Baku is an ancient & isolated city, ringed once by walls, then by desert and partially moated by the oil-rich Caspian Sea. The old town sits in the shadow of an architectural playground funded by the oil that once lapped against the walls. Zaha Hadid’s cultural centre is the most beautiful, sculptured angles draped in a silk throw. Elsewhere are gigantic towers, a Freudian flagpole & Eurovision glitter. And you can’t miss the Carpet Museum, a vast carpet rolled tightly on the promenade. Baku may not be the prettiest place to visit but it was certainly the windiest. Walking along the Caspian shore, my glasses were blown from my face. I hastily employed two boys walking past to find them as I staggered around in a blurred frenzy. They turned up further down the boardwalk, sheltering under a bench & nursing a slight lens chip.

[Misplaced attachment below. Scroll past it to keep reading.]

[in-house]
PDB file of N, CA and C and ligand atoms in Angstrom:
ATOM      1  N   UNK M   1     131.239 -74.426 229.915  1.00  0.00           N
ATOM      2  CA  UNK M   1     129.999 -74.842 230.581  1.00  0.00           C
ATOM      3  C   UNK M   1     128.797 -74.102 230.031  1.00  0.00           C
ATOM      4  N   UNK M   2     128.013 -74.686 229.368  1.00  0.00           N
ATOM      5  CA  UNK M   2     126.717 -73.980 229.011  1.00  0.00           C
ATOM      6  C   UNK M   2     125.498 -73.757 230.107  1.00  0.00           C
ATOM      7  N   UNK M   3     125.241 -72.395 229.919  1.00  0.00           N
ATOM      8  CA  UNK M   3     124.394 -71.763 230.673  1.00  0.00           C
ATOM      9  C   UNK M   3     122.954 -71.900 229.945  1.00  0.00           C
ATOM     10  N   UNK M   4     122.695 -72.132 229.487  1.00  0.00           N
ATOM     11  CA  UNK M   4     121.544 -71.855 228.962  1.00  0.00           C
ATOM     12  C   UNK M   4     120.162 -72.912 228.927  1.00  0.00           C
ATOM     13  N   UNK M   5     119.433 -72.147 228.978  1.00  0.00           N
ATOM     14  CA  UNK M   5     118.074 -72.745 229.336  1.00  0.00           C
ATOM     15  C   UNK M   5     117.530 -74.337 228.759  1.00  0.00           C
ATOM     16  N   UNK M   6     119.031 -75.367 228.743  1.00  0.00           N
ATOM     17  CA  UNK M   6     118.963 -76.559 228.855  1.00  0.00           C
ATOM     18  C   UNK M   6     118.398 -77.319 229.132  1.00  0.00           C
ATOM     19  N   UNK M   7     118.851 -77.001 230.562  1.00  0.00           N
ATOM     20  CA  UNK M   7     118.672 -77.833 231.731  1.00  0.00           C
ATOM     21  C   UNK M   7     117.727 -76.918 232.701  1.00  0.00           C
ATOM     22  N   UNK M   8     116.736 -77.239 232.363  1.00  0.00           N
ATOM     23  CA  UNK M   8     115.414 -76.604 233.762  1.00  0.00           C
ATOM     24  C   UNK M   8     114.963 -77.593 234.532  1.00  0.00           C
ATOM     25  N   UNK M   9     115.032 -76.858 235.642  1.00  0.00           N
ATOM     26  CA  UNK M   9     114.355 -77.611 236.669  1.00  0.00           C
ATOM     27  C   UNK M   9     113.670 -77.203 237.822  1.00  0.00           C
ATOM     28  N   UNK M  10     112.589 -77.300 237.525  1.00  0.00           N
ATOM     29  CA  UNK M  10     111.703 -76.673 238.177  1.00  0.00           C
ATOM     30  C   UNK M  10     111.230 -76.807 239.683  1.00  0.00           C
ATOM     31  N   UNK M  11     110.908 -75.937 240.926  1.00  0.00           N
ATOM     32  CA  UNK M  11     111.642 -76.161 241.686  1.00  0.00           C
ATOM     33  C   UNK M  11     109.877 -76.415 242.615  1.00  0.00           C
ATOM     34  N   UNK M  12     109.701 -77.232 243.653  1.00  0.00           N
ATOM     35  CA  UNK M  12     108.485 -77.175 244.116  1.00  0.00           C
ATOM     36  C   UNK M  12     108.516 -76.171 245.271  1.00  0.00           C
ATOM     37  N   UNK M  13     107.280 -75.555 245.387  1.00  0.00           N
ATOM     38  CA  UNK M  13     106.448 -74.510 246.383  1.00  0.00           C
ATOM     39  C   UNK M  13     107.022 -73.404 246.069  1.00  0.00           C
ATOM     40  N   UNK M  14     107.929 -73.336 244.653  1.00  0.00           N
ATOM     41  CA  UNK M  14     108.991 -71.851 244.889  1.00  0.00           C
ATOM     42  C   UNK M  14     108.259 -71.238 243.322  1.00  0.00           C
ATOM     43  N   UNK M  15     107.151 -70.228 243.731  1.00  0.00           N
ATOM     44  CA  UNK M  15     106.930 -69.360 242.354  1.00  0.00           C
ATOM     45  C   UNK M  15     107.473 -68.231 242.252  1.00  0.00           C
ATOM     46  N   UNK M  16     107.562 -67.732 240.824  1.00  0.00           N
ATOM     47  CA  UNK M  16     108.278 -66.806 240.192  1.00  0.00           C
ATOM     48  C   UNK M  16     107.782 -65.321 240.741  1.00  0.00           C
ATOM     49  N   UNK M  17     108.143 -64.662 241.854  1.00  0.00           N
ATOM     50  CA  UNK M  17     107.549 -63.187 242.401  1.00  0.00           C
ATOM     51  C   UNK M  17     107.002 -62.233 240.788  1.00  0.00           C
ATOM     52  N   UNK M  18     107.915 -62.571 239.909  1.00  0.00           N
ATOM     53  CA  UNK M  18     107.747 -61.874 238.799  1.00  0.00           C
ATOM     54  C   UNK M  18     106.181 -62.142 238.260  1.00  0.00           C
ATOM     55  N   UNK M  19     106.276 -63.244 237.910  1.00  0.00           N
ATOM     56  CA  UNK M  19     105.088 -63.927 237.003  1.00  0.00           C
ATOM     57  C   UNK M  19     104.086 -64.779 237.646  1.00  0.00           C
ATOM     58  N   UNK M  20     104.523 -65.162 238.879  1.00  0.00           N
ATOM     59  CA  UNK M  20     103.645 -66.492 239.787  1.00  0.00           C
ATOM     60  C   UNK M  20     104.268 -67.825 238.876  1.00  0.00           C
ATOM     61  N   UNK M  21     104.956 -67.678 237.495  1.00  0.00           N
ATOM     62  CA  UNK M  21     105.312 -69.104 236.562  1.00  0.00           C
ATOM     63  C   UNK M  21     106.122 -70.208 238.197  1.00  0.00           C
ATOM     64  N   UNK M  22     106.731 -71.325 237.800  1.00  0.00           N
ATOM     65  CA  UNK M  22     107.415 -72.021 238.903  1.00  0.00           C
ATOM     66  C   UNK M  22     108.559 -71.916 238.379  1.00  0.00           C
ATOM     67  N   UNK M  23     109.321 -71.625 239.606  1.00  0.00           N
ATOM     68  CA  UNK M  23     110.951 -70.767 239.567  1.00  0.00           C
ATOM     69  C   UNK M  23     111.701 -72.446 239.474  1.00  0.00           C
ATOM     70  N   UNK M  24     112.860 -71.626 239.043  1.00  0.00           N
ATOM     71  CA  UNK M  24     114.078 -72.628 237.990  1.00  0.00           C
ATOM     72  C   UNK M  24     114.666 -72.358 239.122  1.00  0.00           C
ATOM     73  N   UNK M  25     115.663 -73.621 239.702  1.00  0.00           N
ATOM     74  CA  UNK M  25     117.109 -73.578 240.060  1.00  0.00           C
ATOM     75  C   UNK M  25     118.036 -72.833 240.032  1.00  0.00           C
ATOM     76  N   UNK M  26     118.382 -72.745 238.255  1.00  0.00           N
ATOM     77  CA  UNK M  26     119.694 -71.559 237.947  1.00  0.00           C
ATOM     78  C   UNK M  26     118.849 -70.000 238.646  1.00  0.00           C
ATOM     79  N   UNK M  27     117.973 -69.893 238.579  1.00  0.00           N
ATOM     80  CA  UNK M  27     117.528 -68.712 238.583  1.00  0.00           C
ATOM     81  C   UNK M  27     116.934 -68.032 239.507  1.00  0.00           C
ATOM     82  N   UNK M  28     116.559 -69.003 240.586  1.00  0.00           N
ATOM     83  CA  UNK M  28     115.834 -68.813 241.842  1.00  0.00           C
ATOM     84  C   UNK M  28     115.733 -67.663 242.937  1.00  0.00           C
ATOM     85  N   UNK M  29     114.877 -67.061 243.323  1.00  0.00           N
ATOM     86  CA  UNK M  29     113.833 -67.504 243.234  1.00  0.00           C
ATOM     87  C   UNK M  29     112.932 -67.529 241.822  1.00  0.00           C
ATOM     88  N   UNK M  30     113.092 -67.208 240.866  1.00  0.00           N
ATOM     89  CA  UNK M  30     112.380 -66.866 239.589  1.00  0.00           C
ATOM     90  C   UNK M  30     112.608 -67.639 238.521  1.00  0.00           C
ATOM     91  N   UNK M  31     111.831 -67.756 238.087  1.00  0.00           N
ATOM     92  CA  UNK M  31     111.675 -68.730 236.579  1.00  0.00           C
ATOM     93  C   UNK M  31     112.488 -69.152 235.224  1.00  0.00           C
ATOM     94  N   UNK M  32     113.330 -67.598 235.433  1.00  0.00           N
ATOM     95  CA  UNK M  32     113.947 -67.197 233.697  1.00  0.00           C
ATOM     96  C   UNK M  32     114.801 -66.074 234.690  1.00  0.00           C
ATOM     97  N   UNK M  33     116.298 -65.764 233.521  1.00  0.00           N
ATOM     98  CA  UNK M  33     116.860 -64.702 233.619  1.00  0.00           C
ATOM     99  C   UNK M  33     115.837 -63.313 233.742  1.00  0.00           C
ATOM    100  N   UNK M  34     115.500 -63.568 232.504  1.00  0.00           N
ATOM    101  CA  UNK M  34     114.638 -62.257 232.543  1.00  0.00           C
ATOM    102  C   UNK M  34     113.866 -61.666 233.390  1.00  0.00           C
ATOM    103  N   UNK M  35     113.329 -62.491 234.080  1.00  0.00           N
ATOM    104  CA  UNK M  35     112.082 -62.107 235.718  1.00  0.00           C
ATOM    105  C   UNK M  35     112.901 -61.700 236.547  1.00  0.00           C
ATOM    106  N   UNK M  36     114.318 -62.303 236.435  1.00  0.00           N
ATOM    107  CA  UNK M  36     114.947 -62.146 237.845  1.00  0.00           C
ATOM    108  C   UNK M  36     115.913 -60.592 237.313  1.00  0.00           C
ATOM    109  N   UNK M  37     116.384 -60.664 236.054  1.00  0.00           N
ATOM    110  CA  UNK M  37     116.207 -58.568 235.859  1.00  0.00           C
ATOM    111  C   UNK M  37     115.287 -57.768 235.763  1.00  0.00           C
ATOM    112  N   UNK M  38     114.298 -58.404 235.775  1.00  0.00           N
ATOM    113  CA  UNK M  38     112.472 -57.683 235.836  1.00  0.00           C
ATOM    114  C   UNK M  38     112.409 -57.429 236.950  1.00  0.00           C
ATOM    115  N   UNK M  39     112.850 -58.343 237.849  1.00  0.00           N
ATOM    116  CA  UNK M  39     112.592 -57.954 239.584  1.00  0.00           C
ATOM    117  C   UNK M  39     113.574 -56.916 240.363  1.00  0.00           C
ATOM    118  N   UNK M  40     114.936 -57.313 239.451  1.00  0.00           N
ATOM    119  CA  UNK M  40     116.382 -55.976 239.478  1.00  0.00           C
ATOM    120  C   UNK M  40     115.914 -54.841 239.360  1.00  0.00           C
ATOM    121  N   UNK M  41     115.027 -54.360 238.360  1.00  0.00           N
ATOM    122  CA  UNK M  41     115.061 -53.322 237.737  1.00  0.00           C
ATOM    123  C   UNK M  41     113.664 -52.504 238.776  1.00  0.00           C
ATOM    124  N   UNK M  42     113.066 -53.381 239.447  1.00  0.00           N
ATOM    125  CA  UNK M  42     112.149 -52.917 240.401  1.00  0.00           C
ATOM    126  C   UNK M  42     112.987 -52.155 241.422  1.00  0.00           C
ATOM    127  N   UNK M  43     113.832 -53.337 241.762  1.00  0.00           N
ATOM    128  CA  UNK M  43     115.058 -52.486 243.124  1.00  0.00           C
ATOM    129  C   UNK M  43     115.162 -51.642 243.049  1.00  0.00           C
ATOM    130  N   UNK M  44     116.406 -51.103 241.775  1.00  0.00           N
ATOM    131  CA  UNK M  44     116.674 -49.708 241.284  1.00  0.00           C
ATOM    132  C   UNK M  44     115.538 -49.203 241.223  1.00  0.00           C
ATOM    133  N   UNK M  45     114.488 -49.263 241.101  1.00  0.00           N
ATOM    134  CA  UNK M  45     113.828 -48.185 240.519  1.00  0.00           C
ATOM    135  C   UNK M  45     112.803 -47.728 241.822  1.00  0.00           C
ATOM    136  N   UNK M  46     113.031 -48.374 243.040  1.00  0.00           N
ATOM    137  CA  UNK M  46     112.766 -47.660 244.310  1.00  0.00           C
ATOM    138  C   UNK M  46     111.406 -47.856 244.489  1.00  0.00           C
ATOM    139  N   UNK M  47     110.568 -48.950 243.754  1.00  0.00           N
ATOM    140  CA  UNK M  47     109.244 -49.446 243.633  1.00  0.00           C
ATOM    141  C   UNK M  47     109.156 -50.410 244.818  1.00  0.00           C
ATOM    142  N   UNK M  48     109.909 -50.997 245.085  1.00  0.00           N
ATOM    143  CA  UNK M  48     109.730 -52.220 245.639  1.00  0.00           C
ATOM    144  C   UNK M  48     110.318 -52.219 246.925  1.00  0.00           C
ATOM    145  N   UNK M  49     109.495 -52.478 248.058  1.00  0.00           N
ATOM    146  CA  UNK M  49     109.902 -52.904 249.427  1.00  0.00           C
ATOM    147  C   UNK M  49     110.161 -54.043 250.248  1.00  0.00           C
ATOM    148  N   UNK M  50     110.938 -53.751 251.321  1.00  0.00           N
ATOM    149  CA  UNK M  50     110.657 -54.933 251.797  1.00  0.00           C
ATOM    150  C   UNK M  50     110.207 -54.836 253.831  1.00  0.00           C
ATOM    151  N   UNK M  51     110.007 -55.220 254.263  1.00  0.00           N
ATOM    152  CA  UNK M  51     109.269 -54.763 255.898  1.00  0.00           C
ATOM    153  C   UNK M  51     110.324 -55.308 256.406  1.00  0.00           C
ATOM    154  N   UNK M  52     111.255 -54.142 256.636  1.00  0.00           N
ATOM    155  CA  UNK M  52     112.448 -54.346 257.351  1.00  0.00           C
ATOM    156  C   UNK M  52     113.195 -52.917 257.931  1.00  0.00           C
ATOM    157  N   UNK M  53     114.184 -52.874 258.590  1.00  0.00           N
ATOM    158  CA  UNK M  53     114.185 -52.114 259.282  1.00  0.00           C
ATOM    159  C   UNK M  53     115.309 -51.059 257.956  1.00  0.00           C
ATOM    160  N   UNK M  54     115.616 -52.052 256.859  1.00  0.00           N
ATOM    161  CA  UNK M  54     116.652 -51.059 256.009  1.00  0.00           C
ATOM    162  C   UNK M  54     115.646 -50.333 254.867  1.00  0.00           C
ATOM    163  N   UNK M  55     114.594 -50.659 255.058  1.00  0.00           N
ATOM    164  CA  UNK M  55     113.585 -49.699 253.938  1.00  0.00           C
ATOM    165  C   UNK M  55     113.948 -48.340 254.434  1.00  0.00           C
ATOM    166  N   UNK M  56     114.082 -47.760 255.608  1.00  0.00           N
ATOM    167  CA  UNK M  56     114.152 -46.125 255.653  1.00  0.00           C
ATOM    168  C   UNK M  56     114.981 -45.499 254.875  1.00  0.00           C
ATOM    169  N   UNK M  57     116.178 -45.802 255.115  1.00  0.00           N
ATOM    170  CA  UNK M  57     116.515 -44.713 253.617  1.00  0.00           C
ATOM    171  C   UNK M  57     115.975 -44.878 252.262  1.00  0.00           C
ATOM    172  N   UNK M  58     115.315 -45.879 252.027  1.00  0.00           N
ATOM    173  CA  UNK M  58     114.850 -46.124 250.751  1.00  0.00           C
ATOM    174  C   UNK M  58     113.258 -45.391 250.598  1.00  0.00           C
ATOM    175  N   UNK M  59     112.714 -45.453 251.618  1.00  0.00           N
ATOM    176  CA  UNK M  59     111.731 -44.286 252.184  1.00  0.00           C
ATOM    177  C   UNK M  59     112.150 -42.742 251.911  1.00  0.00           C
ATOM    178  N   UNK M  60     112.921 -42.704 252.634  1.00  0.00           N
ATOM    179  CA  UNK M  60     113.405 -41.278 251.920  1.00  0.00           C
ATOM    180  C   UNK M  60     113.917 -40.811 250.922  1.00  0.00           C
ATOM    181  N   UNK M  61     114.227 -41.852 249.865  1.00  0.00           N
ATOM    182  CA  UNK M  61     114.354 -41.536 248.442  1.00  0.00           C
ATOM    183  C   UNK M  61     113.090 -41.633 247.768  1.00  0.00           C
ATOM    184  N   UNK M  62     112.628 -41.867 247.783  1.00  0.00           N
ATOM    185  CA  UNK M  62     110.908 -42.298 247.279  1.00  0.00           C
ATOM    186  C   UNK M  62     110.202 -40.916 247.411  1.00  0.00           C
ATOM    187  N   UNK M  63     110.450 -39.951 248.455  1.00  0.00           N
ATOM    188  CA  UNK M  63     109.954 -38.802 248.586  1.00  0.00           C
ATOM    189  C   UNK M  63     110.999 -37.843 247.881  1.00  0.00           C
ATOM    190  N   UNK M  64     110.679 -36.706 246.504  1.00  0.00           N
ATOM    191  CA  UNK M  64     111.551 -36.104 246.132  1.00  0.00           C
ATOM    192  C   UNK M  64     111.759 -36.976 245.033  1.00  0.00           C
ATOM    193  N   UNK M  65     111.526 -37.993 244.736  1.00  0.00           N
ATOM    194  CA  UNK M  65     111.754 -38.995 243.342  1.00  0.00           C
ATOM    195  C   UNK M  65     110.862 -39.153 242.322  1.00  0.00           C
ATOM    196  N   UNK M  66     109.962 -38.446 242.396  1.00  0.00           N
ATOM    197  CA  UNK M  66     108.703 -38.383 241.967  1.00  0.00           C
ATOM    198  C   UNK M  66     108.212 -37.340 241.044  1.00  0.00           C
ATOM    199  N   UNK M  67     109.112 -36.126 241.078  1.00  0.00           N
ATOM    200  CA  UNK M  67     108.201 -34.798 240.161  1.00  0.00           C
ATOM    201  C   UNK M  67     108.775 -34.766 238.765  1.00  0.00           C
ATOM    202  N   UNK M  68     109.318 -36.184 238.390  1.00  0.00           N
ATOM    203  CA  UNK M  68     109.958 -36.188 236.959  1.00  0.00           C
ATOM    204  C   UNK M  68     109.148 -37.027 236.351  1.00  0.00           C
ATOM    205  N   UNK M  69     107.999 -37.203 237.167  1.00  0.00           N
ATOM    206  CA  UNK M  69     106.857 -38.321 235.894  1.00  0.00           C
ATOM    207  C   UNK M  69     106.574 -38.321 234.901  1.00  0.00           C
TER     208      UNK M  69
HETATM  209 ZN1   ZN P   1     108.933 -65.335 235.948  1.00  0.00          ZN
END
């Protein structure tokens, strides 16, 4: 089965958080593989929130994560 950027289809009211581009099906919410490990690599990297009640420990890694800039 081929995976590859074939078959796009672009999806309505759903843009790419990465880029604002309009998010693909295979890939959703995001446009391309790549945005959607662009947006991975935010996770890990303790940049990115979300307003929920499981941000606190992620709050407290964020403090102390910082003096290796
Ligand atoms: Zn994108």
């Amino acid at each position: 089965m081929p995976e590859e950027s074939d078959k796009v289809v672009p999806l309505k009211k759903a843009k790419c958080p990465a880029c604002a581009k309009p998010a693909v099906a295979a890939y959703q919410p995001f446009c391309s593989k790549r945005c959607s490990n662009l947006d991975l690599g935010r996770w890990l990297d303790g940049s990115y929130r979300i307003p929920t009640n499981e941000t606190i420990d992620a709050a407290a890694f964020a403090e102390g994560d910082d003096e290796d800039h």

Baku Flame Towers
The suburbs are dustier with oil derricks crammed into back yards; each tiny plot a potential money-pot. The near horizon is a constant blur of nodding donkeys soundtracked by the putting of home-made generators. I spent a day on buses and subway trains, mopping up sites outside the centre; A mountain on fire, a Zorastrian temple and inbetween, car repairs and roadside markets, all the untidy businesses of suburbia.


Zaha Hadid's architecture